SUQUAMISH — Options for improving the busy intersection of State Route 305 and Suquamish Way will be whittled down in the coming months by the state Department of Transportation.
DOT met April 19 with local stakeholders — Kitsap County, Kitsap Transit, Suquamish Tribe, Sen. Christine Rolfes, and representatives from Bainbridge Island and Poulsbo.
Rolfes helped secure $750,000 in last year’s transportation budget for DOT to do a study and preliminary design of the intersection.
TJ Nedrow, DOT project manager, presented a roundabout design that DOT engineers believe is the “most efficient and practical.” Early estimates indicate the roundabout would cost less than $5 million, Nedrow said.
“We were directed to look at reducing congestion by … looking to reduce the delay motorists now experience on that corridor,” he said. DOT engineers created a traffic model based on number of trips and their direction. DOT estimates there are about 21,000 trips a day through the intersection.
For example, based on a study in October 2012, 770 cars pass through the intersection from Bainbridge Island to Poulsbo daily — 70 percent of the traffic. By 2035, DOT projects that number will increase to 1,084.
Currently, the intersection provides left turn lanes from SR 305 onto Suquamish Way and into the Clearwater Casino parking lot, and a left turn lane from Suquamish Way. The intersection is surrounded by the Suquamish reservation and the Agate Pass bridge.
Poulsbo Mayor Becky Erickson said many at the meeting were “skeptical” of the roundabout solution.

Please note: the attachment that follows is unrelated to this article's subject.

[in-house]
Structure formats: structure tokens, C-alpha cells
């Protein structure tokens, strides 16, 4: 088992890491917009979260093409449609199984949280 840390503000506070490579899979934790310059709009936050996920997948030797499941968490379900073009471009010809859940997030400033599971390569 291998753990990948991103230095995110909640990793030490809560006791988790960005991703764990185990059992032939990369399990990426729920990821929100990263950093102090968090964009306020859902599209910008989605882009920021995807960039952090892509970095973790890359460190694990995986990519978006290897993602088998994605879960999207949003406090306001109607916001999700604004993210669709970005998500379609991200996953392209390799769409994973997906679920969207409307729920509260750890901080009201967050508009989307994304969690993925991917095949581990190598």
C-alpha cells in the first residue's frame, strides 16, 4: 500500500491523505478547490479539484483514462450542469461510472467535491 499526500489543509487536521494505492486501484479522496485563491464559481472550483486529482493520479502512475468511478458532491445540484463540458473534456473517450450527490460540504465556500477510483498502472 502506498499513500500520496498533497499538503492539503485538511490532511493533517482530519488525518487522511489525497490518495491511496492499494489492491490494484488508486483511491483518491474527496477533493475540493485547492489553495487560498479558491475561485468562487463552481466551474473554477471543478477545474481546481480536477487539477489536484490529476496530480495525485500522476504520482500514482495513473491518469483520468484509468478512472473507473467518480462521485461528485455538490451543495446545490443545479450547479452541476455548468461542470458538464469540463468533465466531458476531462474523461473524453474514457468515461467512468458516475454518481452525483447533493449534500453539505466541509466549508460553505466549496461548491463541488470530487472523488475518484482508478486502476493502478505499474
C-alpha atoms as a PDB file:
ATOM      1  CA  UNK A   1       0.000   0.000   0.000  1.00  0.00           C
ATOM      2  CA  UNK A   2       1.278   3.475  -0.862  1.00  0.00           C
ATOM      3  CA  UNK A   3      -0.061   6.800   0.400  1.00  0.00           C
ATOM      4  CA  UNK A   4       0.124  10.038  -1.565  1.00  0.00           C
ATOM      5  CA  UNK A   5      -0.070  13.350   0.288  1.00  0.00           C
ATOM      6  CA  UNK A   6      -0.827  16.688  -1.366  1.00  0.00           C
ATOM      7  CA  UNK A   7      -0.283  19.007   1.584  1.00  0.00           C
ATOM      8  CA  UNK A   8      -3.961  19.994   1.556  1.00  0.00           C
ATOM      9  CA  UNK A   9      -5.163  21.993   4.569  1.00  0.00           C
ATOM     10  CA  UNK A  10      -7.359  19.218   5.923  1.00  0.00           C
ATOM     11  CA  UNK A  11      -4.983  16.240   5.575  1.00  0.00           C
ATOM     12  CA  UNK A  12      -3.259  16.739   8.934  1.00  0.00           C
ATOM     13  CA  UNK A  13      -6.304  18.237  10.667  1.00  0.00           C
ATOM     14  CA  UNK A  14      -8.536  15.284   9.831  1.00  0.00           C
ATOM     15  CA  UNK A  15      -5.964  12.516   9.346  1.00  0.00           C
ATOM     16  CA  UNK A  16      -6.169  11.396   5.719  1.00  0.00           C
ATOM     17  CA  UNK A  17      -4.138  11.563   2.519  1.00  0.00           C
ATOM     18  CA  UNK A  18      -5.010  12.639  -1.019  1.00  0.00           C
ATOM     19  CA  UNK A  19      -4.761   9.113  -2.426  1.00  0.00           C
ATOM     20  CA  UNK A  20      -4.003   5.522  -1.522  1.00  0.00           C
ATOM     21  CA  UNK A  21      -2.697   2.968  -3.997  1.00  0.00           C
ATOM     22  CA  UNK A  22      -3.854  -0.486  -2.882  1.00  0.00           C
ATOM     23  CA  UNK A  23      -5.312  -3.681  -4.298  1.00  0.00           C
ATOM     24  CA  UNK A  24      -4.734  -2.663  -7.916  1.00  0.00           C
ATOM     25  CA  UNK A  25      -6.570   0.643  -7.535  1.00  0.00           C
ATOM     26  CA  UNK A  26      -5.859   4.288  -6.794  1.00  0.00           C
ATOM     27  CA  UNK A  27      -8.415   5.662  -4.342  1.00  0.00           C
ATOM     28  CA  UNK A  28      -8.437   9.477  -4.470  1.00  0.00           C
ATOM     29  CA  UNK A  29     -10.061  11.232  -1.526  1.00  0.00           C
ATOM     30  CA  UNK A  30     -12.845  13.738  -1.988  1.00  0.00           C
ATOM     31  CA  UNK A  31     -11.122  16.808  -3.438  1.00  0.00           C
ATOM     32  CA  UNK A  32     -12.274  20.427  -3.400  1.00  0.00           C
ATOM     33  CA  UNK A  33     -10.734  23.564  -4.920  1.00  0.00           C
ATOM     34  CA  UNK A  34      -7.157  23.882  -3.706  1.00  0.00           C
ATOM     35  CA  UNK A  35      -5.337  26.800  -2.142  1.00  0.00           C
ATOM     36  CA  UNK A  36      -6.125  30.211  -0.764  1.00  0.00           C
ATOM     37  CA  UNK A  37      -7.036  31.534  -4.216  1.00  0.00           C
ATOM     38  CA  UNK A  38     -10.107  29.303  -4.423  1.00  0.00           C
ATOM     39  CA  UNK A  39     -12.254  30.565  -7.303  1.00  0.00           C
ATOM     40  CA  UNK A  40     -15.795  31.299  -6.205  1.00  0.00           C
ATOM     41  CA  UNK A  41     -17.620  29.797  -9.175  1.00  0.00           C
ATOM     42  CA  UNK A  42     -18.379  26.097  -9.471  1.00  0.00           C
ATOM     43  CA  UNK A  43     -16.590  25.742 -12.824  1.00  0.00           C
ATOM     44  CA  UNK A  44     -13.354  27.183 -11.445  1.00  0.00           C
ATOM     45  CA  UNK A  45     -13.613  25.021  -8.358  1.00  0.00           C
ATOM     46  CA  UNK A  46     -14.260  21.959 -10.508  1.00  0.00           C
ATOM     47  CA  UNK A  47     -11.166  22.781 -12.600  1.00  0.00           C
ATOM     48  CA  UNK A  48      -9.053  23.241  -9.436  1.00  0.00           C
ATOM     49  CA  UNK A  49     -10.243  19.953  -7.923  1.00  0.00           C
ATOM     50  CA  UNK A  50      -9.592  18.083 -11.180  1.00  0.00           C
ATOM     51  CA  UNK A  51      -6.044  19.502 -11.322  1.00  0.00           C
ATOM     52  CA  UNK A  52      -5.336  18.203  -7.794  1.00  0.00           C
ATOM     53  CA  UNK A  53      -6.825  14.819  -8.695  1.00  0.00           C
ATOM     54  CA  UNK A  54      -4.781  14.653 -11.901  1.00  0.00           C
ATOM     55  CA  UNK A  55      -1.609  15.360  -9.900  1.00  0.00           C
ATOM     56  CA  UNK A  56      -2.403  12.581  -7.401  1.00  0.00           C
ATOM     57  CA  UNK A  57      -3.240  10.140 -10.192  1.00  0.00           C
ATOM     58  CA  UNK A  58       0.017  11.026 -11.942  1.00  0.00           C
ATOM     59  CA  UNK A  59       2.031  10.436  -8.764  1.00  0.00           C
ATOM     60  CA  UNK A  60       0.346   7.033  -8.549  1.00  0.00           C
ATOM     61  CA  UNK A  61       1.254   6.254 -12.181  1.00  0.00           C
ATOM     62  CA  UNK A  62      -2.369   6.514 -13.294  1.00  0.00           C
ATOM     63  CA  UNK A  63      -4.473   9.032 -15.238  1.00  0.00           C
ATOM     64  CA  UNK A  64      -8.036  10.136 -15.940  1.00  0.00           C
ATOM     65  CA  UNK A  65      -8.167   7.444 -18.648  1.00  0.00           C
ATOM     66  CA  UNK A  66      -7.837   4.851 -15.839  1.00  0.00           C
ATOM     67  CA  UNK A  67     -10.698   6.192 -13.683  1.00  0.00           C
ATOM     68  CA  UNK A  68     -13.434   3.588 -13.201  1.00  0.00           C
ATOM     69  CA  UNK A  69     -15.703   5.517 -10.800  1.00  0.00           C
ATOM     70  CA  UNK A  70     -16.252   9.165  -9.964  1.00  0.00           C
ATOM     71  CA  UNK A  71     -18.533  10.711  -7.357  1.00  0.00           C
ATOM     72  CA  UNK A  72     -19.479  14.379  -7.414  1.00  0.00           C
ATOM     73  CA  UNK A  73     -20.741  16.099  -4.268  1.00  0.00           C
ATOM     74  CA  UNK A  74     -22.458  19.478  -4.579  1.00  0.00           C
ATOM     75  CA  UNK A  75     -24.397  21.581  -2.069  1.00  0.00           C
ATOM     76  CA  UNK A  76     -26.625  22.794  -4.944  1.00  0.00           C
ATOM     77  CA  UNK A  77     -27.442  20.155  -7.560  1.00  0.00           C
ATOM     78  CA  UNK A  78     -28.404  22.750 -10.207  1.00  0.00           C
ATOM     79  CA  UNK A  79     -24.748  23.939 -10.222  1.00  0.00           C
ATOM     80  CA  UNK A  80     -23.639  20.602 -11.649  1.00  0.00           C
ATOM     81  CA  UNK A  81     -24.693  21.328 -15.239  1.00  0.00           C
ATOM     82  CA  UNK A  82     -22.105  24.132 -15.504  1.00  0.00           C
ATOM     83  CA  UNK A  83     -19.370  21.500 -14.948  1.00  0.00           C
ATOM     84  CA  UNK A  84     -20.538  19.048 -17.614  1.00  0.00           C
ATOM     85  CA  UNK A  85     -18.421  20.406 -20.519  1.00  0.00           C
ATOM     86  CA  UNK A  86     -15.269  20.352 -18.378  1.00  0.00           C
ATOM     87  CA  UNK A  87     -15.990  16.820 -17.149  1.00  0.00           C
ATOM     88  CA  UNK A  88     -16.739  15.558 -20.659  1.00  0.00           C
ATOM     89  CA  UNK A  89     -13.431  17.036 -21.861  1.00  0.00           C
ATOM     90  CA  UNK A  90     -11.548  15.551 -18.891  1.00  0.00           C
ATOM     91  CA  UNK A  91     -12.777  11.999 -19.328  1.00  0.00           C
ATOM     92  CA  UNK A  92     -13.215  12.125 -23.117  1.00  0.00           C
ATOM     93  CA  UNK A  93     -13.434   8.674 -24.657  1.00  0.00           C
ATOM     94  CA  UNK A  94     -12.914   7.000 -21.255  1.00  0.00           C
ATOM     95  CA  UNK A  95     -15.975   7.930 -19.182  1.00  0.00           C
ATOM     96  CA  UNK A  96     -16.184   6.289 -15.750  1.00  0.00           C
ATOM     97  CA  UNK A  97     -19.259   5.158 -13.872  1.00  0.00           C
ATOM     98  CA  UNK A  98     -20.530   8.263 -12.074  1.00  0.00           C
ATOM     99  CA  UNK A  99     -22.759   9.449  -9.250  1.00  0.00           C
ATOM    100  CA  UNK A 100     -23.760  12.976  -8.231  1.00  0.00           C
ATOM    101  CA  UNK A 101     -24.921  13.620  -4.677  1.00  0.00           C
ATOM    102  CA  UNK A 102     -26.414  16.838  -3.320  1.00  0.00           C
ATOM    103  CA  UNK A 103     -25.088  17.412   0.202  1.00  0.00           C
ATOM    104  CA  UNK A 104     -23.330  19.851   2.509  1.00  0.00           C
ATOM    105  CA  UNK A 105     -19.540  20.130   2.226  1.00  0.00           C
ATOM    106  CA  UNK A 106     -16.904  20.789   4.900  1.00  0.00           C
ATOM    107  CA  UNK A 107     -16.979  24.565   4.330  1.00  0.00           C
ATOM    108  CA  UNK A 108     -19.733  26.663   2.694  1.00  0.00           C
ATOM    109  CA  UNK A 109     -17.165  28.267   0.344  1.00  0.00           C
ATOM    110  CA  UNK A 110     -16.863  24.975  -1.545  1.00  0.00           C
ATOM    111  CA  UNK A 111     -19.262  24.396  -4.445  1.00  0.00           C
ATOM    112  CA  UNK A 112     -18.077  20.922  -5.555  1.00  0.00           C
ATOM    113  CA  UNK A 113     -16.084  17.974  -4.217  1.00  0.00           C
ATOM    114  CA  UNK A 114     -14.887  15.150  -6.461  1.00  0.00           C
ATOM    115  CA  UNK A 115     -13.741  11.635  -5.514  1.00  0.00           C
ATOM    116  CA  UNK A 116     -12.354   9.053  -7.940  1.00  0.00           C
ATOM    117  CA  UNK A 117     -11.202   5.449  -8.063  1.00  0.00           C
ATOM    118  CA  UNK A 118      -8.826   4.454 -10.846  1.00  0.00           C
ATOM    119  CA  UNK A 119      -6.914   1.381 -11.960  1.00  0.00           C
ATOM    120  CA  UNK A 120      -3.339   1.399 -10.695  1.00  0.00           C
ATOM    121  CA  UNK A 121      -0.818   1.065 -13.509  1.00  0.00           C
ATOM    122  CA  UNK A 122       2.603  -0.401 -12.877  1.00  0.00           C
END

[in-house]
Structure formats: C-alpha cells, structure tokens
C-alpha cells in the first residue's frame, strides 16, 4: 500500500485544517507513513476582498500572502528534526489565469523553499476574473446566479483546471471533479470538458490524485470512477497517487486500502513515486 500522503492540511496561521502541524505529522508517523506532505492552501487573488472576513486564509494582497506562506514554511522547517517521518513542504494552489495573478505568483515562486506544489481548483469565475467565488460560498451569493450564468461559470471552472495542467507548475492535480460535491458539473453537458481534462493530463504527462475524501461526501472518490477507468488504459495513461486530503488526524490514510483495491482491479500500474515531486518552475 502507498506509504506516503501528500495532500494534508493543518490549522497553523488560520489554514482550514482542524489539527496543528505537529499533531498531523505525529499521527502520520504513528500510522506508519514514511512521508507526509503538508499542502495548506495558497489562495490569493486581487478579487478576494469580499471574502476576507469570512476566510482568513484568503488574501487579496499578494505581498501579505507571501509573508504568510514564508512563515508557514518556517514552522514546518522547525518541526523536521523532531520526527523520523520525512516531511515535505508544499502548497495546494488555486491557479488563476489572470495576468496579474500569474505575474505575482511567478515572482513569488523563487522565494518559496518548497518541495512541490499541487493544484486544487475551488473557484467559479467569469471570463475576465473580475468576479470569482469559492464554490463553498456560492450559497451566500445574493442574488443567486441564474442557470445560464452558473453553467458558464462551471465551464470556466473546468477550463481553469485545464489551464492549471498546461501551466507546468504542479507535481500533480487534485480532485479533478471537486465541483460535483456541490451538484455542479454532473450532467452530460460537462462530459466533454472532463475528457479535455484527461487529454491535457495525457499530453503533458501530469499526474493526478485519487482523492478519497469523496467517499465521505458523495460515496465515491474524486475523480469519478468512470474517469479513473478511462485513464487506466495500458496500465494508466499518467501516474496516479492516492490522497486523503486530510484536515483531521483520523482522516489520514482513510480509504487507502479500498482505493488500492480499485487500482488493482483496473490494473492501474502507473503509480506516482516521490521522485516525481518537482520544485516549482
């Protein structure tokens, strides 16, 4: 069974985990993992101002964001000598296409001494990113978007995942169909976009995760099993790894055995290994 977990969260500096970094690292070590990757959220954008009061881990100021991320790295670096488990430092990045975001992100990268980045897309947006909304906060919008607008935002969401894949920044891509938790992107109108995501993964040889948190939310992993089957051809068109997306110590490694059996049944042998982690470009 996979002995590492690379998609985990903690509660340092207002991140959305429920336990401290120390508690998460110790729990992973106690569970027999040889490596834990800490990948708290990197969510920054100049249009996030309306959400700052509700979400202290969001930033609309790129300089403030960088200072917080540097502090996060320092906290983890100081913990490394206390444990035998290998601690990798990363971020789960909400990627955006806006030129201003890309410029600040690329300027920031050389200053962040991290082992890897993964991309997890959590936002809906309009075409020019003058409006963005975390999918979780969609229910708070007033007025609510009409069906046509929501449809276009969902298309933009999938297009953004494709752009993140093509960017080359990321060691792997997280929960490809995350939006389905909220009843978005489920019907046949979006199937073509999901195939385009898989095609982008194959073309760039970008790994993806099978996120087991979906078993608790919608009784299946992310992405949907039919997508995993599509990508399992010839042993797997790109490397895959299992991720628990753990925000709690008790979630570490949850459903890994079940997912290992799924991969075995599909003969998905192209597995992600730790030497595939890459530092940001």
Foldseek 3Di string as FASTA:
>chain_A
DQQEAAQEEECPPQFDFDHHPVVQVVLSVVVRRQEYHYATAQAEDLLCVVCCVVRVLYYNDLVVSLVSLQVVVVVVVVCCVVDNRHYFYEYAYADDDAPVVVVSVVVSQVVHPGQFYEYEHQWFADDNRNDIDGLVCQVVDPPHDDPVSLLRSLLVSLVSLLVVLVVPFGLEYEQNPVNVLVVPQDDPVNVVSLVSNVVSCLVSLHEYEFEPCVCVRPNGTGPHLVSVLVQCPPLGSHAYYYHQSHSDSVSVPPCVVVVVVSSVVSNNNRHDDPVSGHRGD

“I promised to keep an open mind, but it struck me as an unusual solution on such a heavily trafficked road.” she said.
“[DOT] didn’t give me the information I needed to feel comfortable with the concept.”
One cause for concern that many at the table felt, Erickson said, was a lack of a safety plan for pedestrians and cyclists.
Erickson said roundabouts can work very effectively, in her experience, but their purpose is to even out traffic flows, “so roundabouts don’t get take over by one prevailing flow of traffic.”
Erickson thought about the Madison Avenue/High School Road roundabout on Bainbridge Island — it gets “taken over” when school is let out.
“The other legs of the roundabout can’t get in,” she said.
Erickson was also concerned about the speeds of the roundabout. Drivers are traveling between 40-50 mph on SR 305 before and after the bridge, and the roundabout would slow speeds down to 10-15 mph. Erickson doesn’t believe the roundabout is geographically big enough to accommodate the traffic, she said.
Erickson believes the intersection needs a way to allow SR 305 traffic to continue through the intersection unimpeded, perhaps with an overpass, she said.
DOT is continuing to take input and there are other alternatives to be looked at, Rolfes said.
Another option would be to expand and improve the right turn lane off the bridge onto Suquamish Way, Nedrow said. All options are also subject to right-of-way discussions.
“There’s an opportunity right now with the [Clearwater] Casino expansion to do something collaborative,” Rolfes said. “[DOT is] looking for guidance from local government leaders, this is not something DOT is trying to ram down our throats in any way.”
Rich Purser, general manger of Clearwater Casino, said he’s been active in the discussions of this roundabout.
Another option being discussed between Port Madison Enterprises, the business arm of the Suquamish Tribe, and Kitsap County is moving the park and ride, currently east of the casino, which would allow more space for a turn lane.
During the casino’s expansion later this year, PME will build a parking garage on the northeast corner of the property, next to the bridge.
Another idea under discussion is to include a right turn lane from the casino’s planned parking garage directly onto SR 305, toward the bridge, to avoid the Suquamish Way intersection and “alleviate” some congestion, Purser said.
There is no construction or funding timeline yet, Rolfes said. The funding for the study continues through 2015.
DOT will hold more meetings in the coming months to narrow down options for improving traffic flow and safety at the intersection.
Government agencies and the public will be included in future discussion, Nedrow said.